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Film Review: Dhanak

Film Review: Dhanak

July 29, 2015

A sweet, heartwarming tale of faith, commitment and love between siblings.

Pari, a ten-year-old girl, runs away from home with her blind younger brother Chotu in a bid to recover his sight when she sees a poster of filmstar Shah Rukh Khan encouraging people to donate their eyes and discovers he’s filming in a distant village. However, they’ve only got four days to get there and the clock is not on their side.

And that is the simple crux of the story. A road movie set across the plains of Rajasthan led by two youngsters with very little money and hardly any knowledge of the world beyond their school. Coming so soon after the harrowing, fantastic Lakshmi – which portrayed the story of how an innocent teenager is sold into and escapes from a life of prostitution – acclaimed filmmaker Nagesh Kukunoor could have easily went for a much darker route here, especially with the amount of strangers that the children come across on their journey. However, with the exception of one small subplot, Dhanak is a different animal entirely much more akin to the light-heartedness of Iqbal, Kukunoor’s most popular film to date.

Although Dhanak lacks the star power of Iqbal’s Naseeruddin Shah, the scattered performances of the whole cast are well above par, none-more-so than the two leading roles held by Hetal Gadha and Krrish Chhabria. Their interplay is so natural, that it’s difficult to tell that the two aren’t related for real, let alone brother and sister. The film’s journey depends on their relationship, and fortunately this pays off well, thanks to a fluid communication between the two that both delivers belly laughs and draws on the heartstrings.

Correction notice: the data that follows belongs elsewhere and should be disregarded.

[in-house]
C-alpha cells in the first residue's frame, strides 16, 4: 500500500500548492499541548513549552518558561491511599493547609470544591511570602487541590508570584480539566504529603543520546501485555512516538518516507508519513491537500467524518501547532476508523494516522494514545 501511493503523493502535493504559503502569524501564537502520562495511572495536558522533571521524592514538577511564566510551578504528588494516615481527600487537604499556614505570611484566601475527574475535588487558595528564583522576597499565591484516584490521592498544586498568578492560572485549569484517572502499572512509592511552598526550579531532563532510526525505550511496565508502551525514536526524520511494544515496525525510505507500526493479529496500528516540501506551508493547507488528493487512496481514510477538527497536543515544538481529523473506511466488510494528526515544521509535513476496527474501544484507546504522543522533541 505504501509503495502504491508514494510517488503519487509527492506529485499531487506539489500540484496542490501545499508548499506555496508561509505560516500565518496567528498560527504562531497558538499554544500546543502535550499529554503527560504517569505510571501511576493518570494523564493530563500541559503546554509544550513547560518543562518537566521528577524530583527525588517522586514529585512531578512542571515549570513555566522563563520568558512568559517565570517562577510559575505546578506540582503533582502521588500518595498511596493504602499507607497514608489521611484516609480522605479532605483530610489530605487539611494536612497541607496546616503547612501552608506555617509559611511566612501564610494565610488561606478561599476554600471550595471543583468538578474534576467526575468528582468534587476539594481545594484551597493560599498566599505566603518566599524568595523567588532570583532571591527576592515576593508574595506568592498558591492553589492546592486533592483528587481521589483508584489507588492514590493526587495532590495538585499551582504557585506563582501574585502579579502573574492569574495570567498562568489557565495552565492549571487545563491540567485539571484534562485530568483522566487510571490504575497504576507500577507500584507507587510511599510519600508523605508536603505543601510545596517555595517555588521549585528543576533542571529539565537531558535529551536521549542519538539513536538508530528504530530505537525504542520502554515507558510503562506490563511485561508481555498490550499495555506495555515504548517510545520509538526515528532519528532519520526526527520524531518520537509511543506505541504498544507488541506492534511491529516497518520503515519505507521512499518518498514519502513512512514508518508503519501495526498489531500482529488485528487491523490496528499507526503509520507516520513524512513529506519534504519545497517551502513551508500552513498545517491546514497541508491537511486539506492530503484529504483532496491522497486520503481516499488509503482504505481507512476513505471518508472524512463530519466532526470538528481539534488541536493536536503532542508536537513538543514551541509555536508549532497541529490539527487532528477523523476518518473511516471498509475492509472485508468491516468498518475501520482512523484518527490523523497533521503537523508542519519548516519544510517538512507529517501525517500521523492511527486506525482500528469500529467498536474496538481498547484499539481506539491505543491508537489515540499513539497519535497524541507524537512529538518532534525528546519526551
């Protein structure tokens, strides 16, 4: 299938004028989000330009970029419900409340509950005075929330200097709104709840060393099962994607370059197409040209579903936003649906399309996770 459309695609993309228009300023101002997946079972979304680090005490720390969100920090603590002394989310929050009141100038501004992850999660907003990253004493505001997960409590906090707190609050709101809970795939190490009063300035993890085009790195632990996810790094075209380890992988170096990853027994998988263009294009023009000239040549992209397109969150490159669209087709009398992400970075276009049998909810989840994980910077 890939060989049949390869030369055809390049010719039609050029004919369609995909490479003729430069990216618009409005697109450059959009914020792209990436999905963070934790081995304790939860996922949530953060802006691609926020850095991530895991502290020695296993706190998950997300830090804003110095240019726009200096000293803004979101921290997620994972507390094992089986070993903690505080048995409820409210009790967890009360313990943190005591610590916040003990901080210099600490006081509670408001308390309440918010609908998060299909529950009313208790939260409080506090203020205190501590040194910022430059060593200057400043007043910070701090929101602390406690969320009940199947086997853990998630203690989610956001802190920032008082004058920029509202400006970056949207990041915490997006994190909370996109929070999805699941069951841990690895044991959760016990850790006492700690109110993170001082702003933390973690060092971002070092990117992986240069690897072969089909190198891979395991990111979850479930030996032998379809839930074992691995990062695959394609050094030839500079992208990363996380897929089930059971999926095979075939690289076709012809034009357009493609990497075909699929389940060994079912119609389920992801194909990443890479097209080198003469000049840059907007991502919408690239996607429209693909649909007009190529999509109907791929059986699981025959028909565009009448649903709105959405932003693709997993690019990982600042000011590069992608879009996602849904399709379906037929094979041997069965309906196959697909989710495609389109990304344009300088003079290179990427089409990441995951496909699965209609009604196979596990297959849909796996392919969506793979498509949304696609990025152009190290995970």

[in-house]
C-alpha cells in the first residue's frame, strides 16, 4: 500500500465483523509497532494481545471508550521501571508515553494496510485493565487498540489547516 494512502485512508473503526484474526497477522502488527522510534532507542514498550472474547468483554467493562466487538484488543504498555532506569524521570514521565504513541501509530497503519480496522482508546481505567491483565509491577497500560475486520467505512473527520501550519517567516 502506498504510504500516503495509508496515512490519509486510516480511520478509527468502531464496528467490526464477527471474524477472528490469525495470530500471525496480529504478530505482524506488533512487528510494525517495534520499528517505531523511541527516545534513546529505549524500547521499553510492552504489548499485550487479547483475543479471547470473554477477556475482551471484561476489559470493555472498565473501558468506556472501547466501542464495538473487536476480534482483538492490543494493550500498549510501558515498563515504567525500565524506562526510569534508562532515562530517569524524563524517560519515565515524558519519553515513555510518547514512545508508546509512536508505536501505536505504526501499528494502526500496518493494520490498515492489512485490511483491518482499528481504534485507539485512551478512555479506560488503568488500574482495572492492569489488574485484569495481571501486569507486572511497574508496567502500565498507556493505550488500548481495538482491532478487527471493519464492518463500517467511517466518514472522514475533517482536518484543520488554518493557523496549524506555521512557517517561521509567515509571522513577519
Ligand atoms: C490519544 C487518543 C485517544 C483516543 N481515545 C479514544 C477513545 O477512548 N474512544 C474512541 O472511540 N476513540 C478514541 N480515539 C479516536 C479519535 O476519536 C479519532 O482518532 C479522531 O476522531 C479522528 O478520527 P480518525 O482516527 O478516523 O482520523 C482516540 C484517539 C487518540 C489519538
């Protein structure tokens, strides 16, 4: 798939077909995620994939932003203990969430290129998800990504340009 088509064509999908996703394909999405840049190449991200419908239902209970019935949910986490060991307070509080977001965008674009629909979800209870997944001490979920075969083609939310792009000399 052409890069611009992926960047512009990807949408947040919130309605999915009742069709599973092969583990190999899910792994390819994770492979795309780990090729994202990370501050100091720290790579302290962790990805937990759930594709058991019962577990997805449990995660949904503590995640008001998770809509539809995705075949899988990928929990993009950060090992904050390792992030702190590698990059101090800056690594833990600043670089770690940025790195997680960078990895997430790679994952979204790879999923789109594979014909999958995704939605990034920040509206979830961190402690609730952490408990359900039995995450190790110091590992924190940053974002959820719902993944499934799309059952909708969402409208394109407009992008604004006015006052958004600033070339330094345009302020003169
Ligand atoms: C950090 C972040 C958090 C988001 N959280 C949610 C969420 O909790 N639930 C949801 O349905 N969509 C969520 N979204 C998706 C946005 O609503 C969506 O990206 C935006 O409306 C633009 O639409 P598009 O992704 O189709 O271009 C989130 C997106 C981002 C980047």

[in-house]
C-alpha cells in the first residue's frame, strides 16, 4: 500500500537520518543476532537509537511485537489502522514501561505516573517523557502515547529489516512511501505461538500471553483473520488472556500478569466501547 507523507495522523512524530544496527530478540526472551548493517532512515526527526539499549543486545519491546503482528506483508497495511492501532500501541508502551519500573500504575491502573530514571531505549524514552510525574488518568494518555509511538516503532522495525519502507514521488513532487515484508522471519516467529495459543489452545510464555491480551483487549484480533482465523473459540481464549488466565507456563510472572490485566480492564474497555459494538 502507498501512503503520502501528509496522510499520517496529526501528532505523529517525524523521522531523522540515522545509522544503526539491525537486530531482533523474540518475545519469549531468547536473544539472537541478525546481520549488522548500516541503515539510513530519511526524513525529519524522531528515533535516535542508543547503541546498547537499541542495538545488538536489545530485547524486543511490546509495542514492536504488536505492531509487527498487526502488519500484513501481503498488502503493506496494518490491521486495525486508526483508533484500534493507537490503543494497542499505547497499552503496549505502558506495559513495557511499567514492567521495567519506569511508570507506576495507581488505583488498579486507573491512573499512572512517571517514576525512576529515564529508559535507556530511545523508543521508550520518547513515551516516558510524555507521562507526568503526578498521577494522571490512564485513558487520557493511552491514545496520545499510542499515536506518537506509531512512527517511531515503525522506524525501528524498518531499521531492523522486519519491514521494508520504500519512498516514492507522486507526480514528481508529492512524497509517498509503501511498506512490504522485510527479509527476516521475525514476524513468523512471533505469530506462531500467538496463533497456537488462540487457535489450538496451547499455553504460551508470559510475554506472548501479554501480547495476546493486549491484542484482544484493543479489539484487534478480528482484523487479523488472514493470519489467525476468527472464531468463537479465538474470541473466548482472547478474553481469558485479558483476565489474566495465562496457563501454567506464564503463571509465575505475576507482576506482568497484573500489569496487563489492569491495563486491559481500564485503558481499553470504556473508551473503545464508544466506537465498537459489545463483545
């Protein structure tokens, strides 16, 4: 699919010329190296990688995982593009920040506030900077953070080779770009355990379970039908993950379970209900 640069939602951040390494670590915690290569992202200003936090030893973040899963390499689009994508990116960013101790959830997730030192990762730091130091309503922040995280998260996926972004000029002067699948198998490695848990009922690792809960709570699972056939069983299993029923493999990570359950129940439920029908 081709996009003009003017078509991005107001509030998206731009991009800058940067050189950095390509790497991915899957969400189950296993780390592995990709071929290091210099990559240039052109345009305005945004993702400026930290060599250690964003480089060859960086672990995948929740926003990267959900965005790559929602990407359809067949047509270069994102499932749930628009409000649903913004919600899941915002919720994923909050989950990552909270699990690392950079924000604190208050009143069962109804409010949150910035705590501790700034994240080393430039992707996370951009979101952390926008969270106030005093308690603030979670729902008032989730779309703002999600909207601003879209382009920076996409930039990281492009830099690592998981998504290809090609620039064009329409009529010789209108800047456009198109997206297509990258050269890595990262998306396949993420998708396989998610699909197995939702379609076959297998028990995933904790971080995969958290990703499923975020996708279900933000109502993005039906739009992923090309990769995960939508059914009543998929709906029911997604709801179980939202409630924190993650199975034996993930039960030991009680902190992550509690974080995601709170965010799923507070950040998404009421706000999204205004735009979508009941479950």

Chhabria’s interpretation of a child with blindness is faultless, and an amazing achievement for an actor of his age. Also deserving of merit is the fact that the script effortlessly steers clear of melodrama, which is often typical of films exploring disability. Our first introduction to Chotu sees him ready to put up a fight with the school bully, but coming home without his uniform and taking it within his stride as a common occurrence.

The cinematography of village life in Rajasthan is beautiful but simple, much akin to Kukunoor’s Dor. Thankfully he steers clear of large, majestic buildings that would have been typical of Bollywood, keeping the story fully focused on the characters and their journey.

With the ticking clock of whether the children will track down Shah Rukh Khan soon enough (and even if he’ll agree to help them at all!) always keeps the stakes high, especially with the added obstacles that come their way. However, the film does falter at some of its pivotal moments, where the children find themselves too easily saved by coincidences of the right people being there at the right time. It would have been more rewarding if their own actions had somehow been responsible for their rescues.

Nonetheless, Dhanak is sweet, light, enjoyable and well worth a watch. And after scooping this year’s Audience Award at the Berlinale Film Festival, there are many who agree.


Dhanak was screened as part of the London Indian Film Festival. The festival will return to London in July 2016.



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